Lauri Andress is a researcher and associate dean for equity, inclusion and community engagement at Geisinger Commonwealth School of Medicine in Scranton, Pennsylvania. She’s studied racial disparities in infant mortality in West Virginia, where Black infants die at almost twice the rate of white infants.
Andress said health care institutions have gotten invested in a bad strategy of “being colorblind.”
“We know that if our population is made up of 30% African Americans, but we’re hiring or allowing into our institutions those African Americans at a rate of less than 2% every year, then that’s a disproportionate kind of entry,” said Andres.
Andress says not having nearly enough Black medical providers creates all sorts of issues – everything from inequality in health outcomes, to miscommunication, to not taking the pain of Black women seriously.
Andress added too often, we tend to blame oppressed groups for unequal outcomes.
“What we know in the United States, more likely than not, is that disease categories are socially patterned, or it’s going to be broken down by race,” she said. “And so, the results will say, those at risk for that disease are minorities, African Americans, the elderly, those who live below the poverty line. And so, we’ve begun to associate Blackness with illness, with a greater rate of death. But what we haven’t done is to look at the reasons why Black people would suffer at a greater rate with these different kinds of illnesses.”
According to Andress, when we peel back the layers and look at the reasons why Black people suffer more or have higher rates of illness, it comes down to systemic racism. She says that needs to be a priority for any government that wants to address issues like Black maternal health or Black infant mortality.
“It isn’t the fact that the population is Black, or Hispanic or Asian. It is their treatment in the United States as a Black group, Asian or Hispanic group, that causes what we see as the outcome and deaths,” Andress said.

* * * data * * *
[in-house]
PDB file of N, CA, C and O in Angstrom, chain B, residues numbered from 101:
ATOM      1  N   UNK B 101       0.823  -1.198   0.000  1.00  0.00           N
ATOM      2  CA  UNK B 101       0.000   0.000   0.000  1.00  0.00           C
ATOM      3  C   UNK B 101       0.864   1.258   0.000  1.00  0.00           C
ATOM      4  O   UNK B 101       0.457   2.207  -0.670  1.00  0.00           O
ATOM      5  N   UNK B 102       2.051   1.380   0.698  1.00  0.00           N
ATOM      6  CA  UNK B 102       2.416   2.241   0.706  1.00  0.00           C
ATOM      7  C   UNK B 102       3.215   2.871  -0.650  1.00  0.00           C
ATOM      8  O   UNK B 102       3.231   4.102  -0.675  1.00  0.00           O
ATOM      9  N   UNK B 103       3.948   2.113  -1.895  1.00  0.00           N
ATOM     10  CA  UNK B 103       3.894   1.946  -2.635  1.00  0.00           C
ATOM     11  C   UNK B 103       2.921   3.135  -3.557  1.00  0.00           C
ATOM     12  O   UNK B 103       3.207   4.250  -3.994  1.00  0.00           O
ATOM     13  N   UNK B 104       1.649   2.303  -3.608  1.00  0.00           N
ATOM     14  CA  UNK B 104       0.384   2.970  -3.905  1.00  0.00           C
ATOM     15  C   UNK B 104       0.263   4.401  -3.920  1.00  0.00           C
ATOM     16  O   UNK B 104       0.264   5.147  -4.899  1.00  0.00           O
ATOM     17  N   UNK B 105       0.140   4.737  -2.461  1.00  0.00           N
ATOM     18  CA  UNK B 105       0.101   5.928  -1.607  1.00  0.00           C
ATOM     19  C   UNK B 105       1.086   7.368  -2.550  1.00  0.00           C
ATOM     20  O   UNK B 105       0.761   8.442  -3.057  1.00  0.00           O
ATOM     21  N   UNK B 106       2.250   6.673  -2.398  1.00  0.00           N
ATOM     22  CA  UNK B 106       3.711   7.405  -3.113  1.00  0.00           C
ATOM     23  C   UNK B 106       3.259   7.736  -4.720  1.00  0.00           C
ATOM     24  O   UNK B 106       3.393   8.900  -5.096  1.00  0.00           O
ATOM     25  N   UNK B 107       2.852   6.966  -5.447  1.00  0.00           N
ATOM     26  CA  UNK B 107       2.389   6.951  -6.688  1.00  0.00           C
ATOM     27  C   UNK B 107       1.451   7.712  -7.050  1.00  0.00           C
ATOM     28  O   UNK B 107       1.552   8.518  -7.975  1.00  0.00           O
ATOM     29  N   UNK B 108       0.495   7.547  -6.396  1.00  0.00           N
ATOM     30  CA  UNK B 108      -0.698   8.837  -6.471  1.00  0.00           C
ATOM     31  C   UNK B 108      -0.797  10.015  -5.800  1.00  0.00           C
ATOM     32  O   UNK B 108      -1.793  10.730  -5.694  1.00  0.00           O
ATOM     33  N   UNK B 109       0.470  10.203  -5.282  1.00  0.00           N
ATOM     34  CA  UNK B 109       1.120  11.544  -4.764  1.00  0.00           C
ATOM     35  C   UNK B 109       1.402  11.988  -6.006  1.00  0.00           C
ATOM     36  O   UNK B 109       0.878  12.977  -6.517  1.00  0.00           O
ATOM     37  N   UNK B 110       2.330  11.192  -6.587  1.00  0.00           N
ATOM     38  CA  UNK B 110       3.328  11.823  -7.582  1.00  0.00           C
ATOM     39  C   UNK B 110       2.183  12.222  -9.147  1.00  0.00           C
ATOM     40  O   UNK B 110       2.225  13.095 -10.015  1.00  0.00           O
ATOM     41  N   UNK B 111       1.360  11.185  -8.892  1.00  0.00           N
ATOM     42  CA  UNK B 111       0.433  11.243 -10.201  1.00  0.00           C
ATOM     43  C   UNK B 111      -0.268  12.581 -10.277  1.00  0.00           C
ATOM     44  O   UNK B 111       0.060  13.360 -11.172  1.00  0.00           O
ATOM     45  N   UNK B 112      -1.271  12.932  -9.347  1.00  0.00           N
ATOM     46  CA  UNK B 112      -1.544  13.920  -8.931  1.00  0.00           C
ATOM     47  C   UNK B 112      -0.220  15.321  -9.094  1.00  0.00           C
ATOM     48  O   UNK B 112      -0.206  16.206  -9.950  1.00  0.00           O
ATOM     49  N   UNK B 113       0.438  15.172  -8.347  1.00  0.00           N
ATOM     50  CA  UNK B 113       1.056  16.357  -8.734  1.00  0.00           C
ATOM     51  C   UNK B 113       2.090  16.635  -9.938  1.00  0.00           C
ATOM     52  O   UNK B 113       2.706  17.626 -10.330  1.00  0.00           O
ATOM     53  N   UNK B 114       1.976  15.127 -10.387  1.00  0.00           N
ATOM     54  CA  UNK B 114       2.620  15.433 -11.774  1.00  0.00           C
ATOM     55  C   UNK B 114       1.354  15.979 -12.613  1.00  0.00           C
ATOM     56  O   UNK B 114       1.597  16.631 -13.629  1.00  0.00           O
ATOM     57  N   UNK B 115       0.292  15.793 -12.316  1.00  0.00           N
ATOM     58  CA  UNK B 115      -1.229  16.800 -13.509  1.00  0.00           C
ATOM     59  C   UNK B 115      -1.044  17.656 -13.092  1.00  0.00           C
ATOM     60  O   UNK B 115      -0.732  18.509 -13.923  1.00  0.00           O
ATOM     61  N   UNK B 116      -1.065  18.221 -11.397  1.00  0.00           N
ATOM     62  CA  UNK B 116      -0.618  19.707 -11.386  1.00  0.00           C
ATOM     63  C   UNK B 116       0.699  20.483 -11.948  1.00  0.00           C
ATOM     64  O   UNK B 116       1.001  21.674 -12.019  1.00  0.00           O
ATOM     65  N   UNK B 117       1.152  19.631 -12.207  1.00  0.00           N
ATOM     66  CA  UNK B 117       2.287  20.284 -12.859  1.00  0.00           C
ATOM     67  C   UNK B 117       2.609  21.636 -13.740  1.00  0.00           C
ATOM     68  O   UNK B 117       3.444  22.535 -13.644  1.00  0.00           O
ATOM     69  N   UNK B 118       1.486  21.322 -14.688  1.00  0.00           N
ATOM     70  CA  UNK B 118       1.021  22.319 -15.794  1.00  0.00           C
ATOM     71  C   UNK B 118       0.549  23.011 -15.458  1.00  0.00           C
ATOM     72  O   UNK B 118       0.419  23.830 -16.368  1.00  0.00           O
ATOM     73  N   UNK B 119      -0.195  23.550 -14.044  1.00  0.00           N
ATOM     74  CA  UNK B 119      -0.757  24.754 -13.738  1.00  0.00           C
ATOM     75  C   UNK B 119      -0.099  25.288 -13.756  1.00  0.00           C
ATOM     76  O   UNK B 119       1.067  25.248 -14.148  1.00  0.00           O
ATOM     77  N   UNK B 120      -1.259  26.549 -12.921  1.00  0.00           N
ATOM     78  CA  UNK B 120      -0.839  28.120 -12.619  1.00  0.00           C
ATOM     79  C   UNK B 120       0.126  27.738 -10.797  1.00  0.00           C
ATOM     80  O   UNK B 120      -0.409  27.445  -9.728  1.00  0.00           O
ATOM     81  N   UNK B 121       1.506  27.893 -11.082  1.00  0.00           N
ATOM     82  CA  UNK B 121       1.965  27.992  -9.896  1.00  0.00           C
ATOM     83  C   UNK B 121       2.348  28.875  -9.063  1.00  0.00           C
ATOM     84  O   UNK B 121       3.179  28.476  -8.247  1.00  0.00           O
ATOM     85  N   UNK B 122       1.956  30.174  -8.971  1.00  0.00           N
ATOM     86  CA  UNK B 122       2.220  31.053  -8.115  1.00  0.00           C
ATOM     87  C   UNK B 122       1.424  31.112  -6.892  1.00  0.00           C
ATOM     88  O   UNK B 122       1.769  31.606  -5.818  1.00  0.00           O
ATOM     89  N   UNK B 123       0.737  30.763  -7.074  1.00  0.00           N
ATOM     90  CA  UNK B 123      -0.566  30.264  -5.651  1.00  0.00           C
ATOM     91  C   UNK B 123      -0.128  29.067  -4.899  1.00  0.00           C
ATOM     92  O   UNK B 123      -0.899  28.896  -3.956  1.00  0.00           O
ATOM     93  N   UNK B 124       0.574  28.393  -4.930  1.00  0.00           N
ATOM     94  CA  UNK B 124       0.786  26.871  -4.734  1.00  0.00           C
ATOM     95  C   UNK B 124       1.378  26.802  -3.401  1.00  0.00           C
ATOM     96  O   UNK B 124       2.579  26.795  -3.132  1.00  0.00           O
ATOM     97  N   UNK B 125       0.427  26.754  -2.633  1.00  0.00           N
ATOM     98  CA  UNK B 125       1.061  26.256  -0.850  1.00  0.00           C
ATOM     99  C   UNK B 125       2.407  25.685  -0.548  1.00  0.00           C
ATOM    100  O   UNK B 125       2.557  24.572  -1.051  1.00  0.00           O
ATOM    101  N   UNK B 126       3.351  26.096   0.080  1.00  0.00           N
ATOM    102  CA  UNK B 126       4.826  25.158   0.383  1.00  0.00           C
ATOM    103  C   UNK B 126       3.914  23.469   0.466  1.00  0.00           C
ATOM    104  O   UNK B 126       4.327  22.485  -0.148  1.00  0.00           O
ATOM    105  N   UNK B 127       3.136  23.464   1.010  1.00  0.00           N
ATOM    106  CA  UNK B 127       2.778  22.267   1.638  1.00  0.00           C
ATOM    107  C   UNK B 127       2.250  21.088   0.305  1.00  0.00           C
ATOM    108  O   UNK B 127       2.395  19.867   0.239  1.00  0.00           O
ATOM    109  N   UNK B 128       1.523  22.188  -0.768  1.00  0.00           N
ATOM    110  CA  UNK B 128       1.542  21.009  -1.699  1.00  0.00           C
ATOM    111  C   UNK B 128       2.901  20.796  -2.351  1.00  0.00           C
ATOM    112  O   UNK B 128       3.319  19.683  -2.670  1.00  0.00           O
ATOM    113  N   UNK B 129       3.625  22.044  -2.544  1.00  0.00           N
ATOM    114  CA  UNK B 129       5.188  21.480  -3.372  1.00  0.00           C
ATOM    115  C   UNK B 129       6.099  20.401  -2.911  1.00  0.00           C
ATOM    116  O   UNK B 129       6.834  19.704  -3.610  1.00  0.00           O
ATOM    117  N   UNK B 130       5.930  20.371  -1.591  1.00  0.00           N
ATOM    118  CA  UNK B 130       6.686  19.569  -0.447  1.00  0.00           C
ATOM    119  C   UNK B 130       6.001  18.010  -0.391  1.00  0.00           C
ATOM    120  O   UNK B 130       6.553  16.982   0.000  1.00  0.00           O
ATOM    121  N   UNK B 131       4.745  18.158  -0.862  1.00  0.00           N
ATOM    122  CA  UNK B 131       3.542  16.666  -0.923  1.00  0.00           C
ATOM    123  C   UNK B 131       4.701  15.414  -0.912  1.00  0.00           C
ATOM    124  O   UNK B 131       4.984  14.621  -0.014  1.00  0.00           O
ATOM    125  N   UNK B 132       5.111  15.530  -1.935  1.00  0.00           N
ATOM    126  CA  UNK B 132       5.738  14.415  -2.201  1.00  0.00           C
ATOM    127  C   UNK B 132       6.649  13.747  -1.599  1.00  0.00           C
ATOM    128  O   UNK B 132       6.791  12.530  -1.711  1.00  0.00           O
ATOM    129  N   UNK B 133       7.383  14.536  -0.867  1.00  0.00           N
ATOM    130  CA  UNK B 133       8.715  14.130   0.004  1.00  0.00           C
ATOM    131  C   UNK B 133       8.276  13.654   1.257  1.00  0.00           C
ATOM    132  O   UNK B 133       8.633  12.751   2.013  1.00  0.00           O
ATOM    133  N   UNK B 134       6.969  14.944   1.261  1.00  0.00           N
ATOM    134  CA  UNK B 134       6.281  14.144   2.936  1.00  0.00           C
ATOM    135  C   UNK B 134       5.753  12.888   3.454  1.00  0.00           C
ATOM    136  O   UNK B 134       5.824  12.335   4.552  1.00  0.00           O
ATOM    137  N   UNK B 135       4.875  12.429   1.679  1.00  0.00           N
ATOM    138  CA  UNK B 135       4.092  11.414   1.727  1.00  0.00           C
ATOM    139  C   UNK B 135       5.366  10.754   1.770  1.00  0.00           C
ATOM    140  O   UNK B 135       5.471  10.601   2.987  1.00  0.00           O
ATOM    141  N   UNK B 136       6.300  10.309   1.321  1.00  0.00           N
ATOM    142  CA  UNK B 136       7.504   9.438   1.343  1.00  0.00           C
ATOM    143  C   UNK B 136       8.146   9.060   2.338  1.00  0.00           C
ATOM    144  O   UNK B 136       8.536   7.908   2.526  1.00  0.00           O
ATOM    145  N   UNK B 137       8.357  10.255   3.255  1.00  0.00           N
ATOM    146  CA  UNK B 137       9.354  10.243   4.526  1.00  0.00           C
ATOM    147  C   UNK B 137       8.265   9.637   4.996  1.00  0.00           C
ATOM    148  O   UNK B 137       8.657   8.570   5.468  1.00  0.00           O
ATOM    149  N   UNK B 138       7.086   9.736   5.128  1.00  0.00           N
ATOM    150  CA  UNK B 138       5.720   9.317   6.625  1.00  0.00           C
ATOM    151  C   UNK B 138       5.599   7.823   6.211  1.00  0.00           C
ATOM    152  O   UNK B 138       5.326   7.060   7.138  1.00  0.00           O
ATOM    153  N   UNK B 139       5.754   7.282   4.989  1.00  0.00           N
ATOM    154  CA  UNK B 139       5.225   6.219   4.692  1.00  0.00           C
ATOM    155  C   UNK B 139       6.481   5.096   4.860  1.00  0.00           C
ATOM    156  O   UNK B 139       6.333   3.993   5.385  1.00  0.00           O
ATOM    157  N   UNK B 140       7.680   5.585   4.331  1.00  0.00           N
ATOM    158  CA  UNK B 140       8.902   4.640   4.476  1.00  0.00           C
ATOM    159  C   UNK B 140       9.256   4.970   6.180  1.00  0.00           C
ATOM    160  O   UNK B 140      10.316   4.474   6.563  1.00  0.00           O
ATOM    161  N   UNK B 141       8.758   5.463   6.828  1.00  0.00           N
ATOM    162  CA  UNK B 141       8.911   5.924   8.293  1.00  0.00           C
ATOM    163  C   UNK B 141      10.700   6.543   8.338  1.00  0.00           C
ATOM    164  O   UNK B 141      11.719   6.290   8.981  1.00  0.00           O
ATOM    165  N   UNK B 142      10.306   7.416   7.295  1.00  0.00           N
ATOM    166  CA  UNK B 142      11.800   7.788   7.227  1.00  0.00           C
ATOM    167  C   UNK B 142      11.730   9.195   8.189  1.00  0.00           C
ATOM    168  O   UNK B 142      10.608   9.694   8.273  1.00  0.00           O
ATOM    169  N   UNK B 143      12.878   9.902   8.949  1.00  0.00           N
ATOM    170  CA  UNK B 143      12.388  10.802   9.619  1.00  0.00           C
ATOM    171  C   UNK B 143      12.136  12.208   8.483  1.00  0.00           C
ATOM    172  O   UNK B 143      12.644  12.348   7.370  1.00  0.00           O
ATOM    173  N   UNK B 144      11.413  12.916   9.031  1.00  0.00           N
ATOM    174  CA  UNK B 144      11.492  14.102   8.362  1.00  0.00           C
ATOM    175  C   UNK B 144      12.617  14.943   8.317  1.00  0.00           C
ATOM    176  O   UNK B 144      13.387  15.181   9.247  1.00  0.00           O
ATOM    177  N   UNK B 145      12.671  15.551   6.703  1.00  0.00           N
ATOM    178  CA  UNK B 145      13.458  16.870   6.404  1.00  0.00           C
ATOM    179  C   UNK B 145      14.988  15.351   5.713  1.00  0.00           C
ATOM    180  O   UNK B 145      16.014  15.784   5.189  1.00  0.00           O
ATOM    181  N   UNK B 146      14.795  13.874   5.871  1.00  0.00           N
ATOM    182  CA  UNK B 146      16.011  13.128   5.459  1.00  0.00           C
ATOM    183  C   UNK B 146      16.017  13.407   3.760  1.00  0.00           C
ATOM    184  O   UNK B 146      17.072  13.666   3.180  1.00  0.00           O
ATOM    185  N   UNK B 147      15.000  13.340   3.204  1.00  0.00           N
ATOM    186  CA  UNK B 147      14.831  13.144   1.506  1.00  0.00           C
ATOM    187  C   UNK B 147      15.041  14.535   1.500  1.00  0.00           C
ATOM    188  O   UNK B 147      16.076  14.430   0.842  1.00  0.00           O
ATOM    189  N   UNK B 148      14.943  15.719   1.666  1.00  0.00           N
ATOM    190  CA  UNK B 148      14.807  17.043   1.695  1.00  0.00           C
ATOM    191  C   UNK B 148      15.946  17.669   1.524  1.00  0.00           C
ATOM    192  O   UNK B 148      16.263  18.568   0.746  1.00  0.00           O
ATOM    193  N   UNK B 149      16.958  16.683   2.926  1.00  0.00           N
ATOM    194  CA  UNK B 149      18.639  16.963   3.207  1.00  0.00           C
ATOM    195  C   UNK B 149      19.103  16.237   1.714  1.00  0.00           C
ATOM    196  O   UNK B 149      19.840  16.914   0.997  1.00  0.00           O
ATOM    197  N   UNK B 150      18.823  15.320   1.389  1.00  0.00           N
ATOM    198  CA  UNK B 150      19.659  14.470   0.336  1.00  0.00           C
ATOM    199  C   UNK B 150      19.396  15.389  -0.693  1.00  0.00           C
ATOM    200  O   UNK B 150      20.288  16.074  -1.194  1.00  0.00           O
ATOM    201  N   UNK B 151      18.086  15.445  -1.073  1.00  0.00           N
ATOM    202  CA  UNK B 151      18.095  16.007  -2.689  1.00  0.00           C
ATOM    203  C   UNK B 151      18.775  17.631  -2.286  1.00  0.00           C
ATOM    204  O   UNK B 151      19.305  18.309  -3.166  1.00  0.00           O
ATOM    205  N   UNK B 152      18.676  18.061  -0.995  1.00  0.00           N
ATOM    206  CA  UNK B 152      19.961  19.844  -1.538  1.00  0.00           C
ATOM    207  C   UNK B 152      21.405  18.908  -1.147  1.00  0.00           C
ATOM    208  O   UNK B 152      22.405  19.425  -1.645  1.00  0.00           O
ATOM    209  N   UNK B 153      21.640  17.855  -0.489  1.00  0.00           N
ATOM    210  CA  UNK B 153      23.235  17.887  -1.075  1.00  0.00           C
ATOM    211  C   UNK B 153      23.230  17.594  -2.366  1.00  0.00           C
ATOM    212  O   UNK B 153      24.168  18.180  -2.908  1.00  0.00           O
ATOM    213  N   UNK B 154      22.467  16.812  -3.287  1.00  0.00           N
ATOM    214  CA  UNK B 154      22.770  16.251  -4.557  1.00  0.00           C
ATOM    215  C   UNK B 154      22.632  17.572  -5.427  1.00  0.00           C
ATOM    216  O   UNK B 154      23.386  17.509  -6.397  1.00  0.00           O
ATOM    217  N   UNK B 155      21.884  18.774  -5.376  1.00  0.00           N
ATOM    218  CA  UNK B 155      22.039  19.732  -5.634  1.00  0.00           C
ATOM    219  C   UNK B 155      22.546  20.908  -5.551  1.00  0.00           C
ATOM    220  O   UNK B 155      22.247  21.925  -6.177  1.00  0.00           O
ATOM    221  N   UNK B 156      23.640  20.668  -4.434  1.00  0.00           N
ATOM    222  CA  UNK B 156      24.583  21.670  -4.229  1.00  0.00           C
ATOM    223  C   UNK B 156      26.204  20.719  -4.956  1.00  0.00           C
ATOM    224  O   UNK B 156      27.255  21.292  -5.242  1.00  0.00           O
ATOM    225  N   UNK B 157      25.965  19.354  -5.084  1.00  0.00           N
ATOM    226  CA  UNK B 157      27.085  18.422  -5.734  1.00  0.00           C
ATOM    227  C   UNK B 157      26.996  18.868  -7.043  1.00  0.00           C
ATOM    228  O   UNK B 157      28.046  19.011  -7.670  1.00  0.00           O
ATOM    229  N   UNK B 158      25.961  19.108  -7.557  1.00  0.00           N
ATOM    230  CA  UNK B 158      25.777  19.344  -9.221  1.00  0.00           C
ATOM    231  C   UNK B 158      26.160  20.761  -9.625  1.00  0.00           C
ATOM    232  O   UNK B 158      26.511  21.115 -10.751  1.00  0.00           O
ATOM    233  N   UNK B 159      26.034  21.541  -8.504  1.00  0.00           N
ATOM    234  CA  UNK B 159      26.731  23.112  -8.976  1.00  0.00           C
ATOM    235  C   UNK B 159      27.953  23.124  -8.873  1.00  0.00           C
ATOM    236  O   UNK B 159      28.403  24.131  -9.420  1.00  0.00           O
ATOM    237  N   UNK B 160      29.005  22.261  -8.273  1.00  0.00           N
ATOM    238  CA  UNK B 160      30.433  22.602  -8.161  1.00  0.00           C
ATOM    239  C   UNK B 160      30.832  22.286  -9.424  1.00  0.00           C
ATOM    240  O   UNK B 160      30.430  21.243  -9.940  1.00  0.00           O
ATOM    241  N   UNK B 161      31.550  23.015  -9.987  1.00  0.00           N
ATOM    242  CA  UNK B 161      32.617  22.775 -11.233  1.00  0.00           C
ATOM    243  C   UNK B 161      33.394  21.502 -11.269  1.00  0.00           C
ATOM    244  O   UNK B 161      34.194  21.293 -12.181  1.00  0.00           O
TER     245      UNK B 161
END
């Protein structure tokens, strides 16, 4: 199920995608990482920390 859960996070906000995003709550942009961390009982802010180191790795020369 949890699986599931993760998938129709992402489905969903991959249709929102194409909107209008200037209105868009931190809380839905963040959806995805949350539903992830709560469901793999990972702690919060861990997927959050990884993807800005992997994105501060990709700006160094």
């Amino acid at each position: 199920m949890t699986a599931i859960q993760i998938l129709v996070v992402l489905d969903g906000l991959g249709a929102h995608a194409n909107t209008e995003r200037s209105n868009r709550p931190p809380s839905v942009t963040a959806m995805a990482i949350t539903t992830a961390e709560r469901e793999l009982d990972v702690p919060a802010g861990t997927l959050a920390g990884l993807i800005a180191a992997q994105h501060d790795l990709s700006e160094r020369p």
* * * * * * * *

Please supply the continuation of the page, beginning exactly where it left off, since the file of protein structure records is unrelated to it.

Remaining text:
Having a provider who looks like you, understands you — makes a difference.
Luckily for me, I had Pia Long when I was giving birth. And luckily for Carmon Squires, she had Staysha Quintrell.
“The connection that I felt with Staysha is the reason why I stayed with the home birth,” said Squires. “Staysha would send me information, check on me all the time. It was just convenient, smooth.”
Squires delivered a healthy baby — Olivia Cannon, born on Juneteenth of 2021
“I just knew that she was going to be born on Juneteenth. And I kept telling the other midwife, ‘She’s gonna be born on Juneteenth. She’s gonna be born on Juneteenth,” Squires said.
Baby Olivia was one of the last babies Quintrell needed to help deliver to become a fully licensed Certified Professional Midwife. Squires had three babies in hospitals before her home birth experience with Quintrell. She said she can’t even compare the experiences. Most of all, she was thankful that she could find a Black birth worker to be there through everything. And now with the birth of Olivia Cannon, other Black families across West Virginia will have that same option.
Crystal Good is the founder and publisher of Black By God The West Virginian, a news organization centering Black voices in the state. Kyle Vass contributed to this story.
Support for WHYY’s coverage on health equity issues comes from The Commonwealth Fund.